Brief by Central Staff
Politics – December 1995 – Colorado Central Magazine
When they wrote about the mountains, the Denver papers seemed to interpret last month’s election returns as anti-growth and anti-tax.
But if there was such a pattern, we missed it.
Salida voters approved a tax increase to pay for library expansion, while voting against expanding the golf course from nine to eighteen holes — something that could still happen anyway.
Buena Vistans likewise approved more money for their library (a mill good for about $40,000 a year), but voted overwhelmingly against a recreation district which would have built a $2.3 million center.
Despite acres of printed controversy, Cotopaxi approved a school bond.
So schools and libraries get money, and everybody else doesn’t?
No, because in Custer County, a bond issue for school expansion was defeated 562-365, and a tax increase for the library went down 611-340.
Custer didn’t defeat everything on the ballot, though; a two-mill levy to provide $80,000 for a new 911 emergency telephone system passed 598-409.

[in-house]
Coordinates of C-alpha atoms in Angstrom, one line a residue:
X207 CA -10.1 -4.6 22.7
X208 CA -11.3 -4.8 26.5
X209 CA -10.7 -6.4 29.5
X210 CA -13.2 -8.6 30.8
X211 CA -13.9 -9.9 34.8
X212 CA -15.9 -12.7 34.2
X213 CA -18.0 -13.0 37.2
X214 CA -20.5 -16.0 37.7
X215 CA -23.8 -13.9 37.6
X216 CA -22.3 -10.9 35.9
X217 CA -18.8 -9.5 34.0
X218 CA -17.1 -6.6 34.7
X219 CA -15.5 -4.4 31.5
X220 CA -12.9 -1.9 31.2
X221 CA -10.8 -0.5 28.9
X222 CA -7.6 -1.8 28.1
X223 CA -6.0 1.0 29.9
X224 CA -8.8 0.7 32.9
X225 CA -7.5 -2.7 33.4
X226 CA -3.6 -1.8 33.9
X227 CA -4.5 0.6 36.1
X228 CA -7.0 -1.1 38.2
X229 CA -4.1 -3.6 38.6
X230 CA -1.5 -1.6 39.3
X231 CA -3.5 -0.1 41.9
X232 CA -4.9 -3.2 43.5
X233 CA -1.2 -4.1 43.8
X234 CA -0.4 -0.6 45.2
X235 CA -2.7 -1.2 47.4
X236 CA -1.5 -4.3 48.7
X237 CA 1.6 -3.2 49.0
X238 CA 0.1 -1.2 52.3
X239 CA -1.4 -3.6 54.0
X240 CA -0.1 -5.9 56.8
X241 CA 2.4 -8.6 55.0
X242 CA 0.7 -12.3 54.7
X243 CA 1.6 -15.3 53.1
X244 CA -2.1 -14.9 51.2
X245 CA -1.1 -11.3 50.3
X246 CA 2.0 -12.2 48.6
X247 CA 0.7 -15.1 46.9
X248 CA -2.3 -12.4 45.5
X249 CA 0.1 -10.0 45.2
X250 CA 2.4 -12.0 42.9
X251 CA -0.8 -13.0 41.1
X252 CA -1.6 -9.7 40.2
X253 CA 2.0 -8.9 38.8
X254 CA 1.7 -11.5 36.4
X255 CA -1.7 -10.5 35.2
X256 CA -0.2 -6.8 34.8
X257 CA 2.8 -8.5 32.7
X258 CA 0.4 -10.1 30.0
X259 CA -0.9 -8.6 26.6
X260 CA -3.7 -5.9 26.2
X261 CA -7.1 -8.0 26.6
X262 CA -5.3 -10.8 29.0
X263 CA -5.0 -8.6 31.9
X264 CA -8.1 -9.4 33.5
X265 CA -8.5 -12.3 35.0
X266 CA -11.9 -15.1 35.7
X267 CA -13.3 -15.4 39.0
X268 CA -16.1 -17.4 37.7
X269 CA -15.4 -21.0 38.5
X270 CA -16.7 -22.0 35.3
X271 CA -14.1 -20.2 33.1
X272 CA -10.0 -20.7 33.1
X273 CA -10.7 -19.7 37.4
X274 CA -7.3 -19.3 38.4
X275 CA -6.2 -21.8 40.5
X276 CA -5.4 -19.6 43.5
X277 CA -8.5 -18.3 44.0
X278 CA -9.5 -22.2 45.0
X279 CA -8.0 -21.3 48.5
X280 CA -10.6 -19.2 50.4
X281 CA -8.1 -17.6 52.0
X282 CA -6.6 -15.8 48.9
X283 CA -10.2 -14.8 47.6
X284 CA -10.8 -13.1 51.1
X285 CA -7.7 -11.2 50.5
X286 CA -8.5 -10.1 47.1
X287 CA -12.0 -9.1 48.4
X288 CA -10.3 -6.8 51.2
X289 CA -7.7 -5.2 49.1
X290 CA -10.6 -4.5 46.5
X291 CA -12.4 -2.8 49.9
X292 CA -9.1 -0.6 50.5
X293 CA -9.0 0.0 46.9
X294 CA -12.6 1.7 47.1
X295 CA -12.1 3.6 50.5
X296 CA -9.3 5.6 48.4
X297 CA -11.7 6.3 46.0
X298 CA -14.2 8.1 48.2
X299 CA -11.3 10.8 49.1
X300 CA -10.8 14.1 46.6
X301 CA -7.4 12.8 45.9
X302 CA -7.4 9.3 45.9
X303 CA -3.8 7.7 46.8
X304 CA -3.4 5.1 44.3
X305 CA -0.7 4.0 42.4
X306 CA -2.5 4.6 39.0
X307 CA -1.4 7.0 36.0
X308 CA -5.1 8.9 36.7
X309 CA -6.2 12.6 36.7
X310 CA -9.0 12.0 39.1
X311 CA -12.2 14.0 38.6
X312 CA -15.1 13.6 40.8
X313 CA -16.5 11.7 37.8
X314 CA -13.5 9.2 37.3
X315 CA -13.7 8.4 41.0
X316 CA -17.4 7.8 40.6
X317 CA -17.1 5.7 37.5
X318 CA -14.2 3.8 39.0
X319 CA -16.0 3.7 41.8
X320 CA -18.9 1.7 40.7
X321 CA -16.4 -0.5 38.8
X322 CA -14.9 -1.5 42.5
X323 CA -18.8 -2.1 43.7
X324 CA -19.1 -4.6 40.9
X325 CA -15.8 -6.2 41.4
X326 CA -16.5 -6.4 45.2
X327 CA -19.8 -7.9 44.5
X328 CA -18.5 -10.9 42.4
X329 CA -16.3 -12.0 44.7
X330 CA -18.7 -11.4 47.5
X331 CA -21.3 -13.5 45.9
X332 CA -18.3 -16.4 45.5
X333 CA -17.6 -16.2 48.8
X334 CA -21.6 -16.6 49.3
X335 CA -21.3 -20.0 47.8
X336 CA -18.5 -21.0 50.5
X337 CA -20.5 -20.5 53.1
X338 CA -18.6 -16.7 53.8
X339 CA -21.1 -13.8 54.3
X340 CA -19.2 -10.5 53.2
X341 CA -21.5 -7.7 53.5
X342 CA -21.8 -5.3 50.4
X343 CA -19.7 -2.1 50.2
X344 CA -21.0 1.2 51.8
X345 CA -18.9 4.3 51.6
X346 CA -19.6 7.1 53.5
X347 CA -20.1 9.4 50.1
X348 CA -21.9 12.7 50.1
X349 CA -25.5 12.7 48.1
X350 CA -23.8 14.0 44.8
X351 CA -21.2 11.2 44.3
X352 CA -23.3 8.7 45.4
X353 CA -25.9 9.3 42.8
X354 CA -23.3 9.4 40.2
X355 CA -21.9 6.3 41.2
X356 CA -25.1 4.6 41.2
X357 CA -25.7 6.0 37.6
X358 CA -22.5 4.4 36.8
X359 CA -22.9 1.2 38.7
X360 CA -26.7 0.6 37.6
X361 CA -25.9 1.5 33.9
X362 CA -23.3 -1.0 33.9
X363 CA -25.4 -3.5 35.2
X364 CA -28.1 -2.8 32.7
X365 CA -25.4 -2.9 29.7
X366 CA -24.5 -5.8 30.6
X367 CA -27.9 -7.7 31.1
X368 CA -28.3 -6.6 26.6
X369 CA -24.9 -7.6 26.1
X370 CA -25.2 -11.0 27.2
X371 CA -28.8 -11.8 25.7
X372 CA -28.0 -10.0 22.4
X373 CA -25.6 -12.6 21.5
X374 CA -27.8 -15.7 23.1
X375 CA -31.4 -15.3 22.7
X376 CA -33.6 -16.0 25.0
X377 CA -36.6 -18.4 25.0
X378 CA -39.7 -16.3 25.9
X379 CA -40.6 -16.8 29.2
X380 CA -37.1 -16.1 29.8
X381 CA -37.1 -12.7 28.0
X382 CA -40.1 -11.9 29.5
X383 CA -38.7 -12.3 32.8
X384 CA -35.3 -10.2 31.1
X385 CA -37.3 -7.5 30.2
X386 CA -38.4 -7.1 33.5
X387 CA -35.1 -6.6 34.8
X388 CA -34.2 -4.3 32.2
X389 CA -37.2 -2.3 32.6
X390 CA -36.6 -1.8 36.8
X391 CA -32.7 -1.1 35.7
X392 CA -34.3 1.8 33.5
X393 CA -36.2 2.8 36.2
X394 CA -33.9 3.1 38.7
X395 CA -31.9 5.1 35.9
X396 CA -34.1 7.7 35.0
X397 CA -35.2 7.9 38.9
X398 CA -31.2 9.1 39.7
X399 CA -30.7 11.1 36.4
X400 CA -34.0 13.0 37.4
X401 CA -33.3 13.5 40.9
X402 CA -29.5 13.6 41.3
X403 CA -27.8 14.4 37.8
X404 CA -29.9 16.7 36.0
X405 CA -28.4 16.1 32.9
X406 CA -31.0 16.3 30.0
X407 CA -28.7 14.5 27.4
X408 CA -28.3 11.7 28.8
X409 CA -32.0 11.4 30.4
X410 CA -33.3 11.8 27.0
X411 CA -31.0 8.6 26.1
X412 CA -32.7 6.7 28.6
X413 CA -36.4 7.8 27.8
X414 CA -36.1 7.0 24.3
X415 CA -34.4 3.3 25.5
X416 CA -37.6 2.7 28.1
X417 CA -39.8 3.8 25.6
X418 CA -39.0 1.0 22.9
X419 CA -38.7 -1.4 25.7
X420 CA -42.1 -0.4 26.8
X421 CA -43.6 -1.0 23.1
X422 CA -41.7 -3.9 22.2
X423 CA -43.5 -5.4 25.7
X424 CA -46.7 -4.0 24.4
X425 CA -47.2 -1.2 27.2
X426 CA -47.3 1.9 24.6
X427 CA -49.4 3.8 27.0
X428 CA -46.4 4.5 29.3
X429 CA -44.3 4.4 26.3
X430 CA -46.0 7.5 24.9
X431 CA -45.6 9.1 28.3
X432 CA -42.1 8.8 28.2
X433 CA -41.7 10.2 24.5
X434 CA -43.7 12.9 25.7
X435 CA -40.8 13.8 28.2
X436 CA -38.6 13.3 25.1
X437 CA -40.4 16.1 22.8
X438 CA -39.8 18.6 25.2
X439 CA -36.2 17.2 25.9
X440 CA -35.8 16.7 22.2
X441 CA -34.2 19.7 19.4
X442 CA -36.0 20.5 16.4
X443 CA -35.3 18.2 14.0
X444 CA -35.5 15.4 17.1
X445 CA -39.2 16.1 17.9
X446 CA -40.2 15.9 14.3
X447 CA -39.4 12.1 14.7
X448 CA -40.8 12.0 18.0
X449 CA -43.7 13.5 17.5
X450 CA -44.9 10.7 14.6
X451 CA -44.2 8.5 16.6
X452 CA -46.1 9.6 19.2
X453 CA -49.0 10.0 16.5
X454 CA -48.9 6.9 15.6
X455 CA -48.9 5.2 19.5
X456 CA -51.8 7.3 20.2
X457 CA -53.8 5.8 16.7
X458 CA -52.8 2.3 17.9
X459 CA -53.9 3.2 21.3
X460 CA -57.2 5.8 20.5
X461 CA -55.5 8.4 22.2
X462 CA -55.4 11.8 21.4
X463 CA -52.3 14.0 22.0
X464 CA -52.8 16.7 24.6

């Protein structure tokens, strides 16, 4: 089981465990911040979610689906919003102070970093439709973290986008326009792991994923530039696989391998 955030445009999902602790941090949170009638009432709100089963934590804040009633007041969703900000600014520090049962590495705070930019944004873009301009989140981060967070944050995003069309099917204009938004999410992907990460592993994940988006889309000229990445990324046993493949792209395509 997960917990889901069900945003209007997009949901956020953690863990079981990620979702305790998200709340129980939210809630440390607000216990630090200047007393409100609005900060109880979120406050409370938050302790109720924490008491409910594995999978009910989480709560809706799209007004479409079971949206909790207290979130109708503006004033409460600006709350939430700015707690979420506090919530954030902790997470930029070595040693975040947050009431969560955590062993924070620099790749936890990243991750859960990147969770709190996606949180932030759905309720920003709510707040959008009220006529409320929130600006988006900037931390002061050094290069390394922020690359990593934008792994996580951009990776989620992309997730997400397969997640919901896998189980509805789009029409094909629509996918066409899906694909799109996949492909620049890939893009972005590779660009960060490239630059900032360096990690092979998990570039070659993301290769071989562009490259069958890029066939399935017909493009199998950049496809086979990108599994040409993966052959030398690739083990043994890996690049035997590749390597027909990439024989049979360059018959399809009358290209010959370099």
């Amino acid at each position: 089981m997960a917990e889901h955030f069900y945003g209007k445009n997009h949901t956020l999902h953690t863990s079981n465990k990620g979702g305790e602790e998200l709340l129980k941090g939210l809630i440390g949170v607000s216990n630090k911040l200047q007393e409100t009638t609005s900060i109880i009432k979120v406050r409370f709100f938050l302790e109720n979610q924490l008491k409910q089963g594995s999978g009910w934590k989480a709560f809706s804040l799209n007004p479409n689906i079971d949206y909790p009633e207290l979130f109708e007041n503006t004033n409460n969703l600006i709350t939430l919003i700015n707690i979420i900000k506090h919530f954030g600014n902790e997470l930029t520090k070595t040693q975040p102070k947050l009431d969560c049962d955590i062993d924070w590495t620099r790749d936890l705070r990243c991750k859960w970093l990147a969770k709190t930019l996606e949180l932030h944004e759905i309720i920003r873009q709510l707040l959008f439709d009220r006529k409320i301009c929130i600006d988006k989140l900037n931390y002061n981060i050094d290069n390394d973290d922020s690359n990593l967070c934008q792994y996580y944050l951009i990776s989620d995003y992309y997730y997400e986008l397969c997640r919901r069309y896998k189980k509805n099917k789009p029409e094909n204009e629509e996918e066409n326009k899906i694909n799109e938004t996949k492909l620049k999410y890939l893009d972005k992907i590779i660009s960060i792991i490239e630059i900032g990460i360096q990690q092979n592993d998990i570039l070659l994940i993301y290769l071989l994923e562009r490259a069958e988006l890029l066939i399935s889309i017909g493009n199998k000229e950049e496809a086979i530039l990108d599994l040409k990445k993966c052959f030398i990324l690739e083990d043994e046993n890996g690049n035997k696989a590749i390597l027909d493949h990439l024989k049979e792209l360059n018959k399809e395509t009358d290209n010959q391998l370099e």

See a pattern yet? We don’t, either.
Park County voters split on school bonds. On this side, the school district passed a $7 million bond for school enlargement and improvement, but over around Bailey, which is a different school district, a new middle school went down 902-594.
For another example of South Park diversity, Lake George Fire District voters turned down a tax increase, while Platte Canyon Fire District approved one.
In a non-binding referendum concerning what, if any actions, the county should take toward a proposed Central Colorado Regional Airport near Hartsel (we like the name, anyway), voters said “no” by a 1593-969 margin.
You’re welcome to find a theme in all this. We can’t.